Why does an unmanned bicycle stay upright (for a while) when you give it a shove? Researchers from the United States and the Netherlands designed a riderless bicycle that shows that the various mechanisms scientists have long believed to be responsible for keeping bikes upright are actually not necessary.
On a typical bicycle, the front wheel touches ground slightly behind the steering axis (imagine a line extending down from the front forks). This construction is responsible for the “caster effect,” in which the bike centers itself not unlike a wheel on a shopping cart. The other effect that was thought to be crucial to bicycle balance is called gyroscopic precession: if a moving bike tilts one way or the other, it will just steer in that direction, thanks to the forward-spinning wheel.
Andy Ruina of Cornell University and his team built a scooter-esque bicycle whose front wheel is in front of the steering axis and whose front and back wheels connect to duplicate wheels that spin in the opposite direction. This construction cancels out both the caster effect and gyroscopic precession. But when they gave it a push, it behaved like any other bike, staying upright almost until all forward motion stopped. Here’s a video via Wired showing the bike:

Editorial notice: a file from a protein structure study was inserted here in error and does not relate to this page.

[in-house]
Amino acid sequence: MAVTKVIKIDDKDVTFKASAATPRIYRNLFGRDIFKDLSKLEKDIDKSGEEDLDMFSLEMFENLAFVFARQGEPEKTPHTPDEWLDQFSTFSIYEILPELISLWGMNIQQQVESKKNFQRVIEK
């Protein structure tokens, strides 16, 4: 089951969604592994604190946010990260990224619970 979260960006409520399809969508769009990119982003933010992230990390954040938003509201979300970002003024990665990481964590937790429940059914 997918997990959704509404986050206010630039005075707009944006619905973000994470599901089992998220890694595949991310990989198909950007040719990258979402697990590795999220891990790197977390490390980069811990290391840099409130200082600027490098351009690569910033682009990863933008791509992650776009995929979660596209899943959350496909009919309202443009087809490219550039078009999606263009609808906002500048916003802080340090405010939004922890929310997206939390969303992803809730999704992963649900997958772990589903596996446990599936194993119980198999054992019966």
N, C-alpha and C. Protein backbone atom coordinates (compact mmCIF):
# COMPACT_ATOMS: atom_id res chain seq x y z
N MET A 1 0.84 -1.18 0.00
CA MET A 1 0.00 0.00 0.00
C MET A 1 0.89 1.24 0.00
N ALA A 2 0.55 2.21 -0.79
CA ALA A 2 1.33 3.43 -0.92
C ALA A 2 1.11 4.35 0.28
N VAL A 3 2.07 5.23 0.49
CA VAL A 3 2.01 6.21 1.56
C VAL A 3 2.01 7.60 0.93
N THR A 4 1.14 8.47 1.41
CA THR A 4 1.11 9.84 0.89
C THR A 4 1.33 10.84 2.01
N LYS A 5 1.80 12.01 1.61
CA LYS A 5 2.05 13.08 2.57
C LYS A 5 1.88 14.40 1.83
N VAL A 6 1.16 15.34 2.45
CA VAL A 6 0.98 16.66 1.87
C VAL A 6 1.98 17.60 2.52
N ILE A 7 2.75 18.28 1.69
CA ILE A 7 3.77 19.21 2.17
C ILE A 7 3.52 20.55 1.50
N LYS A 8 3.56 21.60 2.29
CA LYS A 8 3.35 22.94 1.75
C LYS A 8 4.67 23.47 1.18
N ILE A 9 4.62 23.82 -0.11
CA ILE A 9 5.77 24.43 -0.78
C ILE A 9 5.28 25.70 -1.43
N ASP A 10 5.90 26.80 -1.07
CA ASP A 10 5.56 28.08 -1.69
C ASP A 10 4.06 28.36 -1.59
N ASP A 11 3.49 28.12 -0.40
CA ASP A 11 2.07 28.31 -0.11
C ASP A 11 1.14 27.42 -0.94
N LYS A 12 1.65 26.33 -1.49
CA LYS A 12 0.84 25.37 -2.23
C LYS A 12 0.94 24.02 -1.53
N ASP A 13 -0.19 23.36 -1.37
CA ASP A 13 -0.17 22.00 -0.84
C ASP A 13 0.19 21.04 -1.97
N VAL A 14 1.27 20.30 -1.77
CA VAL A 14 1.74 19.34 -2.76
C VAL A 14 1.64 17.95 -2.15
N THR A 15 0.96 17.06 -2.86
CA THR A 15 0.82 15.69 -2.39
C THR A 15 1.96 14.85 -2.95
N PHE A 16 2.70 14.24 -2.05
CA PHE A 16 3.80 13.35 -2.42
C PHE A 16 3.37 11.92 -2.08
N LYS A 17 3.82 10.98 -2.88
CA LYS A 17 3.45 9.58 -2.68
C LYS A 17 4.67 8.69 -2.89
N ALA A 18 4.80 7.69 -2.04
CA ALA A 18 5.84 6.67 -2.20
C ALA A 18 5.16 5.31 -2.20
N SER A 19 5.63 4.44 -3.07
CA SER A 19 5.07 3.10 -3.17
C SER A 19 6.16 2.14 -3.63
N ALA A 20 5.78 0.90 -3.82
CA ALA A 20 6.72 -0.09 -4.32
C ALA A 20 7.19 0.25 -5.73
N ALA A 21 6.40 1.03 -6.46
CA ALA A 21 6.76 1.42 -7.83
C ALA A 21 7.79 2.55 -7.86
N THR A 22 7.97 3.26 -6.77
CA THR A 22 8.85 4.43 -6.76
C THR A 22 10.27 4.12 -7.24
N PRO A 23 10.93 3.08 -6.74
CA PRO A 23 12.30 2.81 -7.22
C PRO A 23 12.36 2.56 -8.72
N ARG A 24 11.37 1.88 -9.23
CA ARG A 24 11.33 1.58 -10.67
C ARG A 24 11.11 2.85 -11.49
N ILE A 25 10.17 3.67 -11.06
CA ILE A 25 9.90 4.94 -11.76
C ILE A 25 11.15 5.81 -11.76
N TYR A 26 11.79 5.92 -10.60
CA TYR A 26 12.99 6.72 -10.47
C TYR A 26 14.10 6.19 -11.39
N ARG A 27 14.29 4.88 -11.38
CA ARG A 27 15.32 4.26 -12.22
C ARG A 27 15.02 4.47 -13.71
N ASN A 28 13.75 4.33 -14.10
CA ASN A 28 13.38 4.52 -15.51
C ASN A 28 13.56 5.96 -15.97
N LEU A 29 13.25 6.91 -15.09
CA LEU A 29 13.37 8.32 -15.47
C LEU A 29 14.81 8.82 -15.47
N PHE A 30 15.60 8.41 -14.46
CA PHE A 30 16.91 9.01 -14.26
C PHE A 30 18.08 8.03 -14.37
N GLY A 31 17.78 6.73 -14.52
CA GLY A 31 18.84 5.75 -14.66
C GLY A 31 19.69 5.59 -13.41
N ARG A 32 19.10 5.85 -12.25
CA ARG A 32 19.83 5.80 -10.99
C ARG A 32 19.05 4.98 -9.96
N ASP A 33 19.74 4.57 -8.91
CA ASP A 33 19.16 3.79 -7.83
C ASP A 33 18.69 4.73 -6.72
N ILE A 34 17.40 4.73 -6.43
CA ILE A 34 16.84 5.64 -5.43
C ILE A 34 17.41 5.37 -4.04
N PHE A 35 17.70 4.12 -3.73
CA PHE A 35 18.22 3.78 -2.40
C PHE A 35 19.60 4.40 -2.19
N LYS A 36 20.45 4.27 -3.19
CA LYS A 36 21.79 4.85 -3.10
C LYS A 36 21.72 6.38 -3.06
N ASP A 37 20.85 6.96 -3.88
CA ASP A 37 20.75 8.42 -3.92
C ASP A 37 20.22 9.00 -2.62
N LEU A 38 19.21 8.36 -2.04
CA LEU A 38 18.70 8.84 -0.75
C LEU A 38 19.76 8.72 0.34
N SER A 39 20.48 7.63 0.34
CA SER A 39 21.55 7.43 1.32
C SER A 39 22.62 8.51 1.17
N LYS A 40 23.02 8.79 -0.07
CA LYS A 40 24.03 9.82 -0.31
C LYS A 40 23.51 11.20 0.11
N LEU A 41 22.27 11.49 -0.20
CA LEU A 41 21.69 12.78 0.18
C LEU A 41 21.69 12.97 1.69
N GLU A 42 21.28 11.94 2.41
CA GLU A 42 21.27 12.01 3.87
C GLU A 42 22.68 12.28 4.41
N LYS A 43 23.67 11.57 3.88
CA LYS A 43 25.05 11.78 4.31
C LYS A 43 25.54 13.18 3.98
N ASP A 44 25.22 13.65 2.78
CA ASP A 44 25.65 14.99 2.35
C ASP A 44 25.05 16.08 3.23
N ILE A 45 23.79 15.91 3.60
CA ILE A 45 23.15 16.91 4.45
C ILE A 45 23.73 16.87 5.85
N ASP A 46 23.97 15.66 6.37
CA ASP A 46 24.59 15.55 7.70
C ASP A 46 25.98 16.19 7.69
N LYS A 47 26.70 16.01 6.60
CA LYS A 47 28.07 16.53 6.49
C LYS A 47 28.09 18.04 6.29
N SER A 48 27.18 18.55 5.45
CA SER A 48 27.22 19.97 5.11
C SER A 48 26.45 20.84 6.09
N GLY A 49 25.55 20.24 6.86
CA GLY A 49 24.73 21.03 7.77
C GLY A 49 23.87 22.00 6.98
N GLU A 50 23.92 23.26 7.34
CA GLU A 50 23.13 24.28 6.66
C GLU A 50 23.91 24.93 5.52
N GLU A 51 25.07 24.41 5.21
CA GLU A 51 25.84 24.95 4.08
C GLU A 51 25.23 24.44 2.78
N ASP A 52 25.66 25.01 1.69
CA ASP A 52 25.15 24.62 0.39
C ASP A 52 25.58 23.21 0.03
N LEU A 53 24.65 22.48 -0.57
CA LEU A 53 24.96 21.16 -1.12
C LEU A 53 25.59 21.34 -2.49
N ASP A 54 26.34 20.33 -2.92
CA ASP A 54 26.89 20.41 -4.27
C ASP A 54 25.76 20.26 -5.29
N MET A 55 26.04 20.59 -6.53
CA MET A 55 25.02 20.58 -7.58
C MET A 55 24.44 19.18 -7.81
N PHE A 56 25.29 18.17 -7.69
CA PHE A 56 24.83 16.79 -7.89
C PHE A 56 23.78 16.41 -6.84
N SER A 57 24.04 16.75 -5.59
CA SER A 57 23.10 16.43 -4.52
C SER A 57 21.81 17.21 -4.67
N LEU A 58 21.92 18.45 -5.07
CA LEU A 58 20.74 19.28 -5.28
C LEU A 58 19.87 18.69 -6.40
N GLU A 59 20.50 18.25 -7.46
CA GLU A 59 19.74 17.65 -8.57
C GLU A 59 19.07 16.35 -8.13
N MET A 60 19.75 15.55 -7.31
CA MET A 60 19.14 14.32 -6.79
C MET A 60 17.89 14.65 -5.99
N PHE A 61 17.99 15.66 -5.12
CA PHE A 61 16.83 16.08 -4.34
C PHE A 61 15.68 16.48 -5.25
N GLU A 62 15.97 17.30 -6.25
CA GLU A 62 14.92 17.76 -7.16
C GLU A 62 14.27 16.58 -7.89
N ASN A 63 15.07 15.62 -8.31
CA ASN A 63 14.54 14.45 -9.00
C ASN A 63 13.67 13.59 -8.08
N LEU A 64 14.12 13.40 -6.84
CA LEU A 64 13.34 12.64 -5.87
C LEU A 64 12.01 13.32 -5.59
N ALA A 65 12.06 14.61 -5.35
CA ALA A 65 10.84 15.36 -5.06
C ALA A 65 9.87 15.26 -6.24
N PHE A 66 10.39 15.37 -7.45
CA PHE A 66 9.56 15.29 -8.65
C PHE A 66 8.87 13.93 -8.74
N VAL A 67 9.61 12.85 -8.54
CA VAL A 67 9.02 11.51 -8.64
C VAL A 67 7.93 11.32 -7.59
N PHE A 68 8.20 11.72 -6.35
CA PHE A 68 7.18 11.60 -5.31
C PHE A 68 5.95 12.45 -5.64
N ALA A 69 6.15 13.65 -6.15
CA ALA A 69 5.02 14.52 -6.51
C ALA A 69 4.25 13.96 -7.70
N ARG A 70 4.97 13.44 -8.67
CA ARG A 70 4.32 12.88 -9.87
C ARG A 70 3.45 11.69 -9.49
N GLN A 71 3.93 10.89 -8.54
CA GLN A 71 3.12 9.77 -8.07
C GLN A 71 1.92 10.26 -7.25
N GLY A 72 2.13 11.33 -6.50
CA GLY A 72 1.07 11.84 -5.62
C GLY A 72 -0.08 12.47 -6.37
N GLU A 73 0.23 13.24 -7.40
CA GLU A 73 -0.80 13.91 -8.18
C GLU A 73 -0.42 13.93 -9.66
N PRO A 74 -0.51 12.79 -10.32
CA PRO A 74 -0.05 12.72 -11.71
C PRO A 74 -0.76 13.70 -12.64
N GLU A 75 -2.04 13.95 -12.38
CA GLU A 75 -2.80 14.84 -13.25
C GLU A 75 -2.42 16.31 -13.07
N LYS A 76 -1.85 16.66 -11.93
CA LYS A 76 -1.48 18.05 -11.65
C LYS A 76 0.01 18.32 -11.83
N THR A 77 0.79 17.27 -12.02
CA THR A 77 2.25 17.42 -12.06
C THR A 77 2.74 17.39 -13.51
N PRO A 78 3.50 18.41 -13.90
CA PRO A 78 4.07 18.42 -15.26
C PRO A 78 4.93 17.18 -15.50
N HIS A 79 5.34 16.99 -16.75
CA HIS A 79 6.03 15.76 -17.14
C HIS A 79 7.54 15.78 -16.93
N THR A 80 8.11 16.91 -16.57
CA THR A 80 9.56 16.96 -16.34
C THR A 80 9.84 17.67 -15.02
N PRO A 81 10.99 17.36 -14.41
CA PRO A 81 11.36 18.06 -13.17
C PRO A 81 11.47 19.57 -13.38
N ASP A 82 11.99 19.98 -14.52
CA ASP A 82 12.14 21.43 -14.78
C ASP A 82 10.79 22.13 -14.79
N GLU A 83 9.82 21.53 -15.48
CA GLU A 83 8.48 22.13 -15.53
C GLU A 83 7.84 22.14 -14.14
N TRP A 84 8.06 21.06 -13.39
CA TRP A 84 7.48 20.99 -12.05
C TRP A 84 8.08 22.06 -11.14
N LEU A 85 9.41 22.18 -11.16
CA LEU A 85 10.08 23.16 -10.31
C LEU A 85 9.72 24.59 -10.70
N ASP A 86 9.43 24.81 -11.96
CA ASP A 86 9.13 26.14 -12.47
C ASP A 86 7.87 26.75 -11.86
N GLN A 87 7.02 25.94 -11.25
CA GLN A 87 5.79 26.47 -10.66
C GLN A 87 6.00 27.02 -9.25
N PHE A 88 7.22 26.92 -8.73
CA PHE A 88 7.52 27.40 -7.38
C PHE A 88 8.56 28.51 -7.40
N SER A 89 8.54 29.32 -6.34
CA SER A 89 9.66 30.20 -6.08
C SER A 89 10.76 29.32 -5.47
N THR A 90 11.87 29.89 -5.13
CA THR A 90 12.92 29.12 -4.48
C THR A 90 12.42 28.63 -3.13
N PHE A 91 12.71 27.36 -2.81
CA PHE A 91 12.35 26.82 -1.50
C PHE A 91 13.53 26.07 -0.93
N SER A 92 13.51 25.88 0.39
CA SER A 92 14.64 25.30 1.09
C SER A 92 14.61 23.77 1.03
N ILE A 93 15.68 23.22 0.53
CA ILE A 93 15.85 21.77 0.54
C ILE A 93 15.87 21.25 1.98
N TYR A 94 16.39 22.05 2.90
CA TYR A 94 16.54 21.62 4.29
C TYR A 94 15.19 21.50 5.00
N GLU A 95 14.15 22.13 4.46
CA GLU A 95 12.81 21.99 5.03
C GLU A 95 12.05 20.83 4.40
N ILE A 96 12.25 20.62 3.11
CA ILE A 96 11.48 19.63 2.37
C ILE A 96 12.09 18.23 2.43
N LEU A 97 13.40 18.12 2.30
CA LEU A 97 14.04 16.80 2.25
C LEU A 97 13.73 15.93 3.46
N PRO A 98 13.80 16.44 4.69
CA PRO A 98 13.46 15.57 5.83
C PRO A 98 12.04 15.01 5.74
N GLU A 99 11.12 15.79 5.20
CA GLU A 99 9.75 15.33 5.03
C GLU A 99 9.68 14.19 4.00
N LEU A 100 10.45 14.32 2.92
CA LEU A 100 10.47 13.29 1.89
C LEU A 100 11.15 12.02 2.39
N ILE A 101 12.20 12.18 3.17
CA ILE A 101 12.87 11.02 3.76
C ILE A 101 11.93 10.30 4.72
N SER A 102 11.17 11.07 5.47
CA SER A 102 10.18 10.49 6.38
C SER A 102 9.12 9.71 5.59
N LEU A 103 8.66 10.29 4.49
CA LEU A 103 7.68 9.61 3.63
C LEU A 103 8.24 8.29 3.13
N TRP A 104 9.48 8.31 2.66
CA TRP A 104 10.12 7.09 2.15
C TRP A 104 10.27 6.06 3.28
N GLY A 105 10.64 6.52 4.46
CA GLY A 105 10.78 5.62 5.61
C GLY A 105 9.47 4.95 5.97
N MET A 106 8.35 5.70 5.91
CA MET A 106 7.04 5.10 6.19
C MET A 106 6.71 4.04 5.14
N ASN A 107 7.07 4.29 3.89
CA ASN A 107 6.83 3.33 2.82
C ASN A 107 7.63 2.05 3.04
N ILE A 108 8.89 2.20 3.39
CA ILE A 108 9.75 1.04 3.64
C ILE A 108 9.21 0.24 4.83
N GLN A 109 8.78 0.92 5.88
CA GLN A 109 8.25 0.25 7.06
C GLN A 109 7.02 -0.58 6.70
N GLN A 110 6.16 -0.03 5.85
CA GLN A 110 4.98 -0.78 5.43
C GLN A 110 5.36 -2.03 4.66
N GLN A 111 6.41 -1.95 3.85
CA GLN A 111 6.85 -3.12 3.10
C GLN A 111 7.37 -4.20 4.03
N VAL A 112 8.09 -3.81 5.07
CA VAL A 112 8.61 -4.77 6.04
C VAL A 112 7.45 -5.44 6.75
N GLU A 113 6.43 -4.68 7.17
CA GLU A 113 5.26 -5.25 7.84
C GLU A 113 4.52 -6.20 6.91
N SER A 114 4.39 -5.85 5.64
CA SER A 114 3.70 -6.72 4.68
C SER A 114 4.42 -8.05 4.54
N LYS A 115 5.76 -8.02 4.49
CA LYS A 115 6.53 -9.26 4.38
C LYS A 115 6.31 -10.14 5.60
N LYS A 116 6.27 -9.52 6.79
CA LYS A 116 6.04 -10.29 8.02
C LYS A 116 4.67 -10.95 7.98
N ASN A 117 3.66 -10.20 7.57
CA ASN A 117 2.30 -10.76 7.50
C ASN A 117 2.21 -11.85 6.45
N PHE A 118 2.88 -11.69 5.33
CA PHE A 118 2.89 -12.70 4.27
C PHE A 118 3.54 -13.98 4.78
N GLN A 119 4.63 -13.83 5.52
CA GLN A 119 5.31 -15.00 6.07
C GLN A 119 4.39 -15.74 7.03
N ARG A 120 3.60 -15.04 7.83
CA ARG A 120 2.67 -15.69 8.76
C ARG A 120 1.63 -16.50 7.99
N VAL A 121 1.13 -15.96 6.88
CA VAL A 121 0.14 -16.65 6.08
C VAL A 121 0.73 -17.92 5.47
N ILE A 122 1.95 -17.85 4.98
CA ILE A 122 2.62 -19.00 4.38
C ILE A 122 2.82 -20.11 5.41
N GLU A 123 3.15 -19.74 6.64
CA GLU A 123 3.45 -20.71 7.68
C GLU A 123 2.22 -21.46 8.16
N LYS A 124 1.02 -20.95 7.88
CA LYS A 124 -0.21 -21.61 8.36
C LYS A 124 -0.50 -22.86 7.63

This study shows that what really keeps a bike upright is odd mass distribution: lower in front and higher in the back. If a fall is imminent, the front tries to fall faster than the back. But, since they’re connected, this just causes the bicycle to steer into the fall, effectively pulling it out of danger.
This discovery could open up many new possibilities for bicycle design, as engineers would no longer have to design around the caster effect and gyroscopic precession.